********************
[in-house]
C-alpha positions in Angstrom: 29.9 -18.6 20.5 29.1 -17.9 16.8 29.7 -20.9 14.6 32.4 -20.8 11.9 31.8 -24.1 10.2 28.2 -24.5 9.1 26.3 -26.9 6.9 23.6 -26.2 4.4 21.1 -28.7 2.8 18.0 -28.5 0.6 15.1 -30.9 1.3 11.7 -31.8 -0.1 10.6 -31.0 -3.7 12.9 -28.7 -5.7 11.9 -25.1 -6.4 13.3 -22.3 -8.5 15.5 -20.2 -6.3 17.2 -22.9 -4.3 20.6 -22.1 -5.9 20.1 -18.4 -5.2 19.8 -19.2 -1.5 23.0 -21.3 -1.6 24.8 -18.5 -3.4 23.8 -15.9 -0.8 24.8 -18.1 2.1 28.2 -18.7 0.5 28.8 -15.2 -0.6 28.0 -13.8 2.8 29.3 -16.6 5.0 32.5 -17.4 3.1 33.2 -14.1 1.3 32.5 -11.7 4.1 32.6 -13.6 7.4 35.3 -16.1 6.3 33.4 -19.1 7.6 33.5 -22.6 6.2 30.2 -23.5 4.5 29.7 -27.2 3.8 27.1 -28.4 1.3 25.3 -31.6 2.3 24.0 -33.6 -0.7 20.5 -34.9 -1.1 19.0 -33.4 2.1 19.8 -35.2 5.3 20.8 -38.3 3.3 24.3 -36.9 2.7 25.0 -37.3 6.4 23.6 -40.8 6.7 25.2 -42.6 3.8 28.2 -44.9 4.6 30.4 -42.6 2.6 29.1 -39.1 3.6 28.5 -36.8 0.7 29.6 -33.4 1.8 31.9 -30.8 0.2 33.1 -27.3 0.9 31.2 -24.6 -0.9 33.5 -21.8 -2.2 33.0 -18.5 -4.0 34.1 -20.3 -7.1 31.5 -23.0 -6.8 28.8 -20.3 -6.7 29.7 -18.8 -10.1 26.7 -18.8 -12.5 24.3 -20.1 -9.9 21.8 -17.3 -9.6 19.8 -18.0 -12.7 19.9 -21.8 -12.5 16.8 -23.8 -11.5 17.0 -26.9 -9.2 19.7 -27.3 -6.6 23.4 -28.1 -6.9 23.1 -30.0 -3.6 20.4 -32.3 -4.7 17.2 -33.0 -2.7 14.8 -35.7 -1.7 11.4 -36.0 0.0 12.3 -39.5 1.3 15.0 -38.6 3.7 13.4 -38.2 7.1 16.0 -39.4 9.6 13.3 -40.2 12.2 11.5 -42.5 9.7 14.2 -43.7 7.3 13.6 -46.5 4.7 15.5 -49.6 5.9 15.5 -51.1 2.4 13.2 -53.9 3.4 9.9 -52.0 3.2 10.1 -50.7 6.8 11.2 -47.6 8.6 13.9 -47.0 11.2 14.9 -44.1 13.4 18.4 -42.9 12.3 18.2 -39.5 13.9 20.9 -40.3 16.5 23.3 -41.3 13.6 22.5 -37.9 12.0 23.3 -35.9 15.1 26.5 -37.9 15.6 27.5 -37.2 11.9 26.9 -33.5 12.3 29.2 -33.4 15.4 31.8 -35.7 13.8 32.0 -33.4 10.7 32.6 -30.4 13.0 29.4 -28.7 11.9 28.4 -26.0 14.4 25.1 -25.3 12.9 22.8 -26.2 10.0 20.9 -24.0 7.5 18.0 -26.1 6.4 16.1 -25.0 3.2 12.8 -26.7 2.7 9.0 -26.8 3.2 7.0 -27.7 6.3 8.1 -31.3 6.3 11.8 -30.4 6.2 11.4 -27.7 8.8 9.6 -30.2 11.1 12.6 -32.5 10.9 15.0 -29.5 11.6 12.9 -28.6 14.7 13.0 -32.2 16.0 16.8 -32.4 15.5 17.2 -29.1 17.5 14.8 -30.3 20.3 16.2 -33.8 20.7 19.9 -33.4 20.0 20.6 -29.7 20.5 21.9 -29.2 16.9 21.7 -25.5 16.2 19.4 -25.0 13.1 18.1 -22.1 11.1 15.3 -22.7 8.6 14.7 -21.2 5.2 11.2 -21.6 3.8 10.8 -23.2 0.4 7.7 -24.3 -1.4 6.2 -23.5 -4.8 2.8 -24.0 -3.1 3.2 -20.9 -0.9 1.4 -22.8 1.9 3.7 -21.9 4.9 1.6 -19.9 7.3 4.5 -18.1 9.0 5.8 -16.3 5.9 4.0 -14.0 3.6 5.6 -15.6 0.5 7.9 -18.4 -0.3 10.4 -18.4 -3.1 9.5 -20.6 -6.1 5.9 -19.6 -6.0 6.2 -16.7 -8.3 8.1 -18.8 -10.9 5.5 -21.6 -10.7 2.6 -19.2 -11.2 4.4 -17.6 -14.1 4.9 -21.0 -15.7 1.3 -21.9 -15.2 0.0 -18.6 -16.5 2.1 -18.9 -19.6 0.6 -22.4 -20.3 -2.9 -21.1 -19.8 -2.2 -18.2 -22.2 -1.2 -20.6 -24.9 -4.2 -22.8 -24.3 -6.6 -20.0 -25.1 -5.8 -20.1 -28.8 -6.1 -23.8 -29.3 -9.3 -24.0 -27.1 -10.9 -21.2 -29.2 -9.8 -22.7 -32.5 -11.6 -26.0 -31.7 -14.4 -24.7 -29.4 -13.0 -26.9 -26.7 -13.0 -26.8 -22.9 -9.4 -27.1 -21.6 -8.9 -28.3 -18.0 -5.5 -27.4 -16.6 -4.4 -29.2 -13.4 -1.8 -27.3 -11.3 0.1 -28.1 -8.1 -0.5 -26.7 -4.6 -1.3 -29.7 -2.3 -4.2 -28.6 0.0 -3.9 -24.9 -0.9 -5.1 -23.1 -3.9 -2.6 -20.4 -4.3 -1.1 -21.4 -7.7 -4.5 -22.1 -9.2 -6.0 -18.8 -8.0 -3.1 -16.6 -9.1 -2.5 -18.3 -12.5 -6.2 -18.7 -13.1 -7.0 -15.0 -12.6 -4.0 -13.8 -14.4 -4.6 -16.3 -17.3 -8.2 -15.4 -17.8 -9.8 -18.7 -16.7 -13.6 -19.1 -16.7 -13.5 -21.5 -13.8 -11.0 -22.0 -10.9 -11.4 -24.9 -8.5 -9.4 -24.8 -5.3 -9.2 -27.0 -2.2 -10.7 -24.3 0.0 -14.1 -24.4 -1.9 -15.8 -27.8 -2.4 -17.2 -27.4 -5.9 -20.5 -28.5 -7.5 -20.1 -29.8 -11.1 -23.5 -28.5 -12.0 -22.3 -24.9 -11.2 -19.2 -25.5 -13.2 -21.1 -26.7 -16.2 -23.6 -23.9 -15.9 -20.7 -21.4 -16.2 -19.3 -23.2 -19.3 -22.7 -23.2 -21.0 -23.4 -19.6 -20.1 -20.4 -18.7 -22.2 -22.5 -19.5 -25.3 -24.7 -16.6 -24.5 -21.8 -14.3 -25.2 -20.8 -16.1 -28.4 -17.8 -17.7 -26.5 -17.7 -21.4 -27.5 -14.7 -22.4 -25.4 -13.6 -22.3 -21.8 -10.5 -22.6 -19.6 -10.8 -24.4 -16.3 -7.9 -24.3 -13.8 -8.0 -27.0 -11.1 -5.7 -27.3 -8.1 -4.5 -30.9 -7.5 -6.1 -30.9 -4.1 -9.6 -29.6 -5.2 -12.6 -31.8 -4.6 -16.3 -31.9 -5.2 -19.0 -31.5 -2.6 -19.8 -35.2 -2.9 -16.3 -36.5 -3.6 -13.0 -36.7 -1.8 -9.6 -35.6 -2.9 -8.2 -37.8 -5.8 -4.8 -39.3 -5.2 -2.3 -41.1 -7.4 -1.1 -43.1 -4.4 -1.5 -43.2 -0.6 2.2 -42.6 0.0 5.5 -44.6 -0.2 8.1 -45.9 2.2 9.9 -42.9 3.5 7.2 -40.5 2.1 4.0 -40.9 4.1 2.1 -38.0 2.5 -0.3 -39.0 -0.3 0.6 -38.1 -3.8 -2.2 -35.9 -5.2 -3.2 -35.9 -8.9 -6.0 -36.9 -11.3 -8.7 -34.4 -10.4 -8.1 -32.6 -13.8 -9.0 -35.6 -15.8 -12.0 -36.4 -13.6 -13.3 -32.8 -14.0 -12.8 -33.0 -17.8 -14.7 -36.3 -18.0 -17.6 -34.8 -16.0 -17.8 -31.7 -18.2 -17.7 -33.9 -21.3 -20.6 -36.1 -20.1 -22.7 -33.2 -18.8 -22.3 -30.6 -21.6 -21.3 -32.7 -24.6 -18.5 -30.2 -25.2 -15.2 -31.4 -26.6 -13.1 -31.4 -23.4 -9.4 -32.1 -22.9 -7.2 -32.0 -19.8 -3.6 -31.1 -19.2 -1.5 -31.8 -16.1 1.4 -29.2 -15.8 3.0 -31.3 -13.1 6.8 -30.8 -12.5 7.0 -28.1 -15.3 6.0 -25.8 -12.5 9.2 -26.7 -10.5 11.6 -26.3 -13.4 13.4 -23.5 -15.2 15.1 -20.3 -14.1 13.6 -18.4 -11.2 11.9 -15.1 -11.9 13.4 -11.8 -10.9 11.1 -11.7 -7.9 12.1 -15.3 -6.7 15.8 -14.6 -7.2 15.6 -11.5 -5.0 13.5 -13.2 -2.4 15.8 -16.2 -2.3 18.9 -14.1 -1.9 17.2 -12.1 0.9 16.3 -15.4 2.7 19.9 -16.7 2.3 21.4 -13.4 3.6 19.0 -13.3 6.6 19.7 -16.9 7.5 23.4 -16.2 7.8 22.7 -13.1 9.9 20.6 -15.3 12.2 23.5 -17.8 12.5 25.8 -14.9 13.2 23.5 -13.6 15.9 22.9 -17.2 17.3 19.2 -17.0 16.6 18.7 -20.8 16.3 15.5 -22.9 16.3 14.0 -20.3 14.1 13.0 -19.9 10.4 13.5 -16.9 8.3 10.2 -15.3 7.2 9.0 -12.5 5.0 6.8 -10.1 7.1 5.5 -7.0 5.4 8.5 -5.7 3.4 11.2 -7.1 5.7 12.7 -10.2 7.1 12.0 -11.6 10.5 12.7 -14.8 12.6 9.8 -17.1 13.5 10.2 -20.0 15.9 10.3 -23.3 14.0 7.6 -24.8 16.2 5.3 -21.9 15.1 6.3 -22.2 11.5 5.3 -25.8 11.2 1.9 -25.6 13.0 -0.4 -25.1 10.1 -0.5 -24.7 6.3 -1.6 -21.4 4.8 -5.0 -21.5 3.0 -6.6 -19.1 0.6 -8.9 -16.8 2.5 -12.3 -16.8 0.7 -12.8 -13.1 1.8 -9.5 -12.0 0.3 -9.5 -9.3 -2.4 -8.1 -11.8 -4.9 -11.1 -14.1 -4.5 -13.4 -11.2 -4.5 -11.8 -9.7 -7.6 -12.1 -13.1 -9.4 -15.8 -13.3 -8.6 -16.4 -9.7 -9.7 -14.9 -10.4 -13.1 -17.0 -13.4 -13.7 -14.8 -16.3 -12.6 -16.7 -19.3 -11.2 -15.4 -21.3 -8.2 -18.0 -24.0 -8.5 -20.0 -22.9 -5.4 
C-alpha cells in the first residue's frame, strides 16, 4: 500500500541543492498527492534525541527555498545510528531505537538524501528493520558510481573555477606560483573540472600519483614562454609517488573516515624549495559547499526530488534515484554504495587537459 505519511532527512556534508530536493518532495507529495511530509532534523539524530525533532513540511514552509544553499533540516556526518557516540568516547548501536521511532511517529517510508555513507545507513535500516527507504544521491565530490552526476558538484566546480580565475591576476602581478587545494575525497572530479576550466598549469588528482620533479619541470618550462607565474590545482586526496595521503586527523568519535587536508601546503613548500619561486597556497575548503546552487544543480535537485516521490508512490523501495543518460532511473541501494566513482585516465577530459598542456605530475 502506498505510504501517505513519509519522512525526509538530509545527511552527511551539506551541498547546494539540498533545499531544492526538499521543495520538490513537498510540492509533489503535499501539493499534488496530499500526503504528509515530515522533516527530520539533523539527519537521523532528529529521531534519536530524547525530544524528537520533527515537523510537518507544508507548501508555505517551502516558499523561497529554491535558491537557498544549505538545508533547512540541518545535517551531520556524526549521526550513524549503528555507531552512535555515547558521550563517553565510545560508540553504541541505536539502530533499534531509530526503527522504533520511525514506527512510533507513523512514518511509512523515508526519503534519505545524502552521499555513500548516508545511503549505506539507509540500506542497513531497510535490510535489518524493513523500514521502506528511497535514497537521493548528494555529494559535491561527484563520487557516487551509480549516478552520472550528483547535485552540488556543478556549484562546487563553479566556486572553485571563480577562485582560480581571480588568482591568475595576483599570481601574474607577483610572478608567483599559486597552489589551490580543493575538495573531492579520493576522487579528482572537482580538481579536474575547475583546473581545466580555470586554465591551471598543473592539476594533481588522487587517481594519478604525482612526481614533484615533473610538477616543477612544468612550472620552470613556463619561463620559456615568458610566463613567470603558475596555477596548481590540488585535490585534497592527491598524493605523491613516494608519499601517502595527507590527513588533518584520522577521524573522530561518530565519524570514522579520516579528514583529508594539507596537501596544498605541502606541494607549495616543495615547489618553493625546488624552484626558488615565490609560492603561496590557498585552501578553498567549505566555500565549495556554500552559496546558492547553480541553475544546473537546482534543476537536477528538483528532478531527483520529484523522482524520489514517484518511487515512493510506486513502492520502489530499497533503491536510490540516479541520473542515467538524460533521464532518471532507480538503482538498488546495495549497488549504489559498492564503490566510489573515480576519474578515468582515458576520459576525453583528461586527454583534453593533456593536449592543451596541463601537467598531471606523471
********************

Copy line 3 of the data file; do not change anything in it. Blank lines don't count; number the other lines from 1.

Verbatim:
C-alpha cells in the first residue's frame, strides 16, 4: 500500500541543492498527492534525541527555498545510528531505537538524501528493520558510481573555477606560483573540472600519483614562454609517488573516515624549495559547499526530488534515484554504495587537459 505519511532527512556534508530536493518532495507529495511530509532534523539524530525533532513540511514552509544553499533540516556526518557516540568516547548501536521511532511517529517510508555513507545507513535500516527507504544521491565530490552526476558538484566546480580565475591576476602581478587545494575525497572530479576550466598549469588528482620533479619541470618550462607565474590545482586526496595521503586527523568519535587536508601546503613548500619561486597556497575548503546552487544543480535537485516521490508512490523501495543518460532511473541501494566513482585516465577530459598542456605530475 502506498505510504501517505513519509519522512525526509538530509545527511552527511551539506551541498547546494539540498533545499531544492526538499521543495520538490513537498510540492509533489503535499501539493499534488496530499500526503504528509515530515522533516527530520539533523539527519537521523532528529529521531534519536530524547525530544524528537520533527515537523510537518507544508507548501508555505517551502516558499523561497529554491535558491537557498544549505538545508533547512540541518545535517551531520556524526549521526550513524549503528555507531552512535555515547558521550563517553565510545560508540553504541541505536539502530533499534531509530526503527522504533520511525514506527512510533507513523512514518511509512523515508526519503534519505545524502552521499555513500548516508545511503549505506539507509540500506542497513531497510535490510535489518524493513523500514521502506528511497535514497537521493548528494555529494559535491561527484563520487557516487551509480549516478552520472550528483547535485552540488556543478556549484562546487563553479566556486572553485571563480577562485582560480581571480588568482591568475595576483599570481601574474607577483610572478608567483599559486597552489589551490580543493575538495573531492579520493576522487579528482572537482580538481579536474575547475583546473581545466580555470586554465591551471598543473592539476594533481588522487587517481594519478604525482612526481614533484615533473610538477616543477612544468612550472620552470613556463619561463620559456615568458610566463613567470603558475596555477596548481590540488585535490585534497592527491598524493605523491613516494608519499601517502595527507590527513588533518584520522577521524573522530561518530565519524570514522579520516579528514583529508594539507596537501596544498605541502606541494607549495616543495615547489618553493625546488624552484626558488615565490609560492603561496590557498585552501578553498567549505566555500565549495556554500552559496546558492547553480541553475544546473537546482534543476537536477528538483528532478531527483520529484523522482524520489514517484518511487515512493510506486513502492520502489530499497533503491536510490540516479541520473542515467538524460533521464532518471532507480538503482538498488546495495549497488549504489559498492564503490566510489573515480576519474578515468582515458576520459576525453583528461586527454583534453593533456593536449592543451596541463601537467598531471606523471